Wash your hands - make your hands clean

Posted by Marcus Hammarberg on August 27, 2015
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We’re ready to sit down to eat. The kids comes running and I do the regular check-up: Nope - all hands, some of the faces covered in dirt. Me:

Wash your hands!

The run off, remarkably without complaining. 15 seconds all three of them are back. Hands, faces and much of the shirts are dripping with water. Hands and faces are still dirty.

This is my fault. I was really just focusing on the activity rather than the outcome. I see this sickness in myself, many organizations and even our community at large.

In this post I wanted to examine this thought a little closer. I have no idea where I might end up, but I’ll type on for awhile and then structure it into something worth reading… or you’ll never read this

My favorite verb-form (what kind of sick person have favorites among verb forms…) is Imperative! It’s so funny to use for things that you cannot really demand;

  • LOVE!
  • Be passionate!
  • Happy, Now!
  • Self-organize!
  • Be creative! Faster!

Imperative is really bad coaching (and parenting as we saw). The feeling of Imperative is that it closes down options. It prescribes steps and procedure and leaves less room for questioning. It has a correct and a wrong way to do it, I know this. These are the steps - now execute!

It focus on the activity; wash your hands.

Imagine if I instead had told my kids:

Find a way to make your hands clean

Which, I now realize, also is imperative but in another tone. Crap - it didn’t hold up…

Now I’m creating options. I trigger creativity and innovation. I humble myself before the fact that they might find better ways than I thought of.

Also this way of putting it focus on the outcome; clean hands.

Outcomes or activities?

There’s many things that is discussed in the IT community today that comes back to this simple distinction; are we focusing on activities or the outcome of our work?

The General (world wide leader) of the Salvation Army - General Andre Cox puts this beautiful in this video:

From time to other ideas takes foothold in the community that put this distinction to it’s test. I think my favorite example right now is mob programming that I’ve written about at CodeBetter, for an introduction.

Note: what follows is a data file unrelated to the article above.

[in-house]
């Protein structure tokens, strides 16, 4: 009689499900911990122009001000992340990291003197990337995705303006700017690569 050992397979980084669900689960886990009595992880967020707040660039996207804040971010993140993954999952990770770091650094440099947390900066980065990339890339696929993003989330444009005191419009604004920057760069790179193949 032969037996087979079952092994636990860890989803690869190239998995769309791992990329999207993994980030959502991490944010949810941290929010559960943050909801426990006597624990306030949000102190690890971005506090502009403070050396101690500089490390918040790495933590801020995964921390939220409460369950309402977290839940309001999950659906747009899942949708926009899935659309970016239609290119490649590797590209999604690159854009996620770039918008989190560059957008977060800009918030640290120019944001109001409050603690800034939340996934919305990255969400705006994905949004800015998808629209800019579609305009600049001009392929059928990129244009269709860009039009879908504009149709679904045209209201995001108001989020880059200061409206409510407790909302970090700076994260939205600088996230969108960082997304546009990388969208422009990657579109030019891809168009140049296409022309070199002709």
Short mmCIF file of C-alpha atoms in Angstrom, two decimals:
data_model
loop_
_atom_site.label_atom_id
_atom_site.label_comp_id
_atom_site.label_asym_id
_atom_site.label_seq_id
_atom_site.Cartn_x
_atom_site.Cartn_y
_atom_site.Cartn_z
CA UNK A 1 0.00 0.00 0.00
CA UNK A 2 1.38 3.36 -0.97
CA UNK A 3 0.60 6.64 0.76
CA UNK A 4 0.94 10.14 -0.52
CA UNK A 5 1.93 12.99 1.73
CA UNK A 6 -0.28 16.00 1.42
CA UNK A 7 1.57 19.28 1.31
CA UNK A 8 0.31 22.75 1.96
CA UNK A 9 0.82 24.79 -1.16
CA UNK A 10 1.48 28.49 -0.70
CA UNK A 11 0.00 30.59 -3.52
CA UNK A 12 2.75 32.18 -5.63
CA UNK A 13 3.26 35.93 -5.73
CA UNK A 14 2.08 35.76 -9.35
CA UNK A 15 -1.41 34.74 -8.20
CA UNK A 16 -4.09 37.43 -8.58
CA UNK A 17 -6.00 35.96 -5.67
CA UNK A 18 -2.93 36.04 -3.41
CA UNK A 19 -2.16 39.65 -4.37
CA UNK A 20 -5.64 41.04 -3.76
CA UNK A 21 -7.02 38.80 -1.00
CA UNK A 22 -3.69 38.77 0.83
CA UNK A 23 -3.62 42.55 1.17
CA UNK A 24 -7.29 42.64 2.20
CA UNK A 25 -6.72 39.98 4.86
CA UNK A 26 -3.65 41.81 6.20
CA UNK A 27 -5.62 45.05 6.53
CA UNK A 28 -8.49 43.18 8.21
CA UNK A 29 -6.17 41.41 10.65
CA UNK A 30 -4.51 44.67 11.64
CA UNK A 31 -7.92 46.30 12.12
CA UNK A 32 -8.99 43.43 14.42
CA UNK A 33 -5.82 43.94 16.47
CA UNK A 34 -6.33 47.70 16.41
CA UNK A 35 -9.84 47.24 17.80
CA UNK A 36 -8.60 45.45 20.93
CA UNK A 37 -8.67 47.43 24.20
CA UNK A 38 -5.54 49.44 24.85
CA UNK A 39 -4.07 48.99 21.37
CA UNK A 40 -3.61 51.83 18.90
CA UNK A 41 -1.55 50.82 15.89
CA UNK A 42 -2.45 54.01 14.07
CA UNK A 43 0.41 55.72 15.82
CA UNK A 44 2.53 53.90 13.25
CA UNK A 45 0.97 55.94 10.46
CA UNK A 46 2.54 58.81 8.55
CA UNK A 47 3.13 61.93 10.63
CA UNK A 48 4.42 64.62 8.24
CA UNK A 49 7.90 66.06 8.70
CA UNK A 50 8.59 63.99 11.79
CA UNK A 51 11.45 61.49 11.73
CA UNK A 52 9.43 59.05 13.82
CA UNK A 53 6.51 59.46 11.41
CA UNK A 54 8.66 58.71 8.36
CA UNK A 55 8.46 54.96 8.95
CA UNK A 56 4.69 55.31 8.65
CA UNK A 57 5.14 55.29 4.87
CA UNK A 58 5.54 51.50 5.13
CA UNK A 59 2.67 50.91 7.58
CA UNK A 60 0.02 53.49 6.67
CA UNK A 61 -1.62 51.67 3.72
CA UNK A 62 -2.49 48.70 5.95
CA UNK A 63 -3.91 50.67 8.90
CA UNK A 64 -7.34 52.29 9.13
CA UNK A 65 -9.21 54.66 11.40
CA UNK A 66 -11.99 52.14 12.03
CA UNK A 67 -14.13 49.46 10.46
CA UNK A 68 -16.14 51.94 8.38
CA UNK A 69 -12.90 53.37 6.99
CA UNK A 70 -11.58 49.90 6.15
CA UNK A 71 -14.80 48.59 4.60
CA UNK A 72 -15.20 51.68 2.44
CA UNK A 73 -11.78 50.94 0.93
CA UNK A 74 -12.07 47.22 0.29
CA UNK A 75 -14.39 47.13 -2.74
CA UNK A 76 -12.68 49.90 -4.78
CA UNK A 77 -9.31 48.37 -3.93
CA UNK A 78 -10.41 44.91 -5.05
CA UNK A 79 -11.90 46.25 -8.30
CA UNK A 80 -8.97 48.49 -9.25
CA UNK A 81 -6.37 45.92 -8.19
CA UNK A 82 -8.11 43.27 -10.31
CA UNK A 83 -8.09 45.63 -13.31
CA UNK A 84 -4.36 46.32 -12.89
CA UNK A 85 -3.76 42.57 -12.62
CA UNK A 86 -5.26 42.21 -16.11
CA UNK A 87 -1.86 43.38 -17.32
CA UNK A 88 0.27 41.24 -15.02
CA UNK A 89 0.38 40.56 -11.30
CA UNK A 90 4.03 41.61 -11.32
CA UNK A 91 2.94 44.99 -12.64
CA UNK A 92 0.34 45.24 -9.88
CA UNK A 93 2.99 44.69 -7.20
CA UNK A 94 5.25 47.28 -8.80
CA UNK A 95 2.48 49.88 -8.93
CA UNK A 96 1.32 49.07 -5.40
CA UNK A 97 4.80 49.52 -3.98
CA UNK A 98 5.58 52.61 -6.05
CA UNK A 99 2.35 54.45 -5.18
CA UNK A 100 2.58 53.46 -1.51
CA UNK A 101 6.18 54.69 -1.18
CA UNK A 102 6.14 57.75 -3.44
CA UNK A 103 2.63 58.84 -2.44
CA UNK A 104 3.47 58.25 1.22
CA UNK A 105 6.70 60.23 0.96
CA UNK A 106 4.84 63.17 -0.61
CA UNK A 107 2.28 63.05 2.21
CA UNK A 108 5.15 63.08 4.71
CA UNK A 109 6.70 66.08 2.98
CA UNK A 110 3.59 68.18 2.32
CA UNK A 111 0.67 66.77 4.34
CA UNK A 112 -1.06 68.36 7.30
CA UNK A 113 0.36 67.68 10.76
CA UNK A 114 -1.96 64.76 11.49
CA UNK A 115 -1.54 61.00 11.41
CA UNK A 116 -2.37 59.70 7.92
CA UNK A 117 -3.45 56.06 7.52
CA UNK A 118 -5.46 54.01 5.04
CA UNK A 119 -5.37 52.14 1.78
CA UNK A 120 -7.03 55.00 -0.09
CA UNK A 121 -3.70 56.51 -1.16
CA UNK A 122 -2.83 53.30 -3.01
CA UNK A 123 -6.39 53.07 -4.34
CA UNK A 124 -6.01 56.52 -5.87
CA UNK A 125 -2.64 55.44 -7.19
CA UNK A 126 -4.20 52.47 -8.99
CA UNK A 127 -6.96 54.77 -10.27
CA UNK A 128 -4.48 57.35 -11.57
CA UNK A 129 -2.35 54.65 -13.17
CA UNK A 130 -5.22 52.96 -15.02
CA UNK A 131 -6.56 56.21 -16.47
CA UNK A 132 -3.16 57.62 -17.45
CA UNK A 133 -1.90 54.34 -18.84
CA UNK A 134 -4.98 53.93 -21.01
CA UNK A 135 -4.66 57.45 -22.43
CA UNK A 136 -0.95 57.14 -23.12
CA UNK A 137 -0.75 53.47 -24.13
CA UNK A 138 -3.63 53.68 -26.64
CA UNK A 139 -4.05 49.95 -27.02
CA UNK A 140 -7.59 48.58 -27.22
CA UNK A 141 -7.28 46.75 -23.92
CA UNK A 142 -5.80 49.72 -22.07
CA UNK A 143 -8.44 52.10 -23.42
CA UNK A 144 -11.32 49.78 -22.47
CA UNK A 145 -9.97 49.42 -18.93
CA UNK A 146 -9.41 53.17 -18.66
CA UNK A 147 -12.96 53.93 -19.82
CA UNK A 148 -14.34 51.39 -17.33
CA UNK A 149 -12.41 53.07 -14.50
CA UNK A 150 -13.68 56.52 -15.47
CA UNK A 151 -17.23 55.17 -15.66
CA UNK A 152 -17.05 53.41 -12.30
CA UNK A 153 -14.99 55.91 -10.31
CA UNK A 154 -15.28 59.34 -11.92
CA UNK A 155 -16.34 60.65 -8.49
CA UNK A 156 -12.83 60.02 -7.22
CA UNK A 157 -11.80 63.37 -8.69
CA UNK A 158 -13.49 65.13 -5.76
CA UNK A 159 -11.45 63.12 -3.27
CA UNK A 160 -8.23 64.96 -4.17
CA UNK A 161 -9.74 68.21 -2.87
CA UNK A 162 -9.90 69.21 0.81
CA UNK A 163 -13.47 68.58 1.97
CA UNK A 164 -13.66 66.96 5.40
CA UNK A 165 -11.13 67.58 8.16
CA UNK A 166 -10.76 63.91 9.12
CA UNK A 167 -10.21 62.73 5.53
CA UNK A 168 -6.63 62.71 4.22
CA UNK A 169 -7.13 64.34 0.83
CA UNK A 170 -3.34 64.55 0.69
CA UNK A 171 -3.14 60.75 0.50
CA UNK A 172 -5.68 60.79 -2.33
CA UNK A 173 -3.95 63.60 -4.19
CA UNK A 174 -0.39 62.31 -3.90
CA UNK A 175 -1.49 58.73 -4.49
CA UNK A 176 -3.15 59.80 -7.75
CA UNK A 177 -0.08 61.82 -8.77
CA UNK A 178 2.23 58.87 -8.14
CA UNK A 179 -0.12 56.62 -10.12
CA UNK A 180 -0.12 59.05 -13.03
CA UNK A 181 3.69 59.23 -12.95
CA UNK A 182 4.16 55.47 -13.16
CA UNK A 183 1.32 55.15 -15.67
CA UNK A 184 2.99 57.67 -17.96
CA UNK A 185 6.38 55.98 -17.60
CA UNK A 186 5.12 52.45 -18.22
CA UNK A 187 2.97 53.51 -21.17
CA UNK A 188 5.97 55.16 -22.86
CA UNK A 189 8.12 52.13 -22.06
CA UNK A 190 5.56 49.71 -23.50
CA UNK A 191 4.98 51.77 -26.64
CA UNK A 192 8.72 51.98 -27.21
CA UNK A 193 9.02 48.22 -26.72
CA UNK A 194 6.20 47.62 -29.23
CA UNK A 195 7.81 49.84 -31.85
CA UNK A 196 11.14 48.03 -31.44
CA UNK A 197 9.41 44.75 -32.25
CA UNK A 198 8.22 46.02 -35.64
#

Here the ways, procedures, activities that we used to do gets challenged. And much of the criticism and objections I get when talking about this concept is around that; “that cannot be efficient?”, “so some people are just going to sit around?” or “how will this look in front other teams”.

I’ve very seldom heard any criticism about the outcome from a mob programming team; “that produces crap software”, “people are miserable in a mob” or “we lost money due to the mob”

I’m suspecting that agile, xp, pair programming, tdd, continuous delivery, micro service or basically anything “new” was criticized in the same way when it first was introduced.

The criticism is healthy, don’t get me wrong. But I rather focus on the outcomes from the new practice rather than if the activities in it are correct, follows my current thinking or can be fitted in my current ways of working. If the practice is any good it should show in the outcomes from it, right?

Newer is always better - it’s my oldest saying

Newer is always better - it's my oldest saying
Barney Stinson - How I met your Mother

As readers of this blog can see over the years, I change a lot. I get ga-ga over things. Sometime “GA-GAAaaaaaa!” even. And then something new catches my attention. And then the next thing and so on.

I think that what I know now, what I believe now, what I think is the right way now - all of those things are only best so far. There’s always something better coming.

I guess that makes me liberal … a least not conservative. [Footnote; first remotely political statement on this blog, ever. And last - hopefully ]

  • Agile - best so far.
  • Kanban - best so far.
  • Continuous deliver
  • Estimates
  • No Estimate
  • Mob programming
  • Node
  • Koa
  • .NET
  • Self-organizing
  • Teal organizations
  • [newest thing you heard that blows your mind with innovation and produces amazing outcomes you couldn’t dream of]
No - I promise you! Then the blog post went on like that for about 60 pages listing every practice he's ever heard of. It was a drag...

I’ll save you from that…

But check this short list above. Why will they all be replaced? And what will they be replaced by? What in Barney Stinson funny quote is wrong?

All of the things above will be replaced by something that procedures better outcomes faster. At least I’m willing to try that for anything in my partial list above.

Barney is wrong because it’s not the “newness” in the thing that makes it better. It’s the “better”.

It would be very sad if mob programming was the best the human kind ever invented. Or Agile. Or Estimates. Or NoEstimates. After that nothing better would ever come. So sad.

Summary

I’m looking for better than what we do today.

What is that? No idea. Better outcomes. Better ways to reach our goals.

There’s comfort in these not knowing what those “better” ways and practices are. Just be open, humble and willing to learn and you will get better.

There’s also bad news… everything we do today will be changed. That reminds me about something; Ah - the universe, the world, evolution, human kind, knowledge, science … and stuff.

Now; Find a way to make your hands clean!



Published by Marcus Hammarberg on Last updated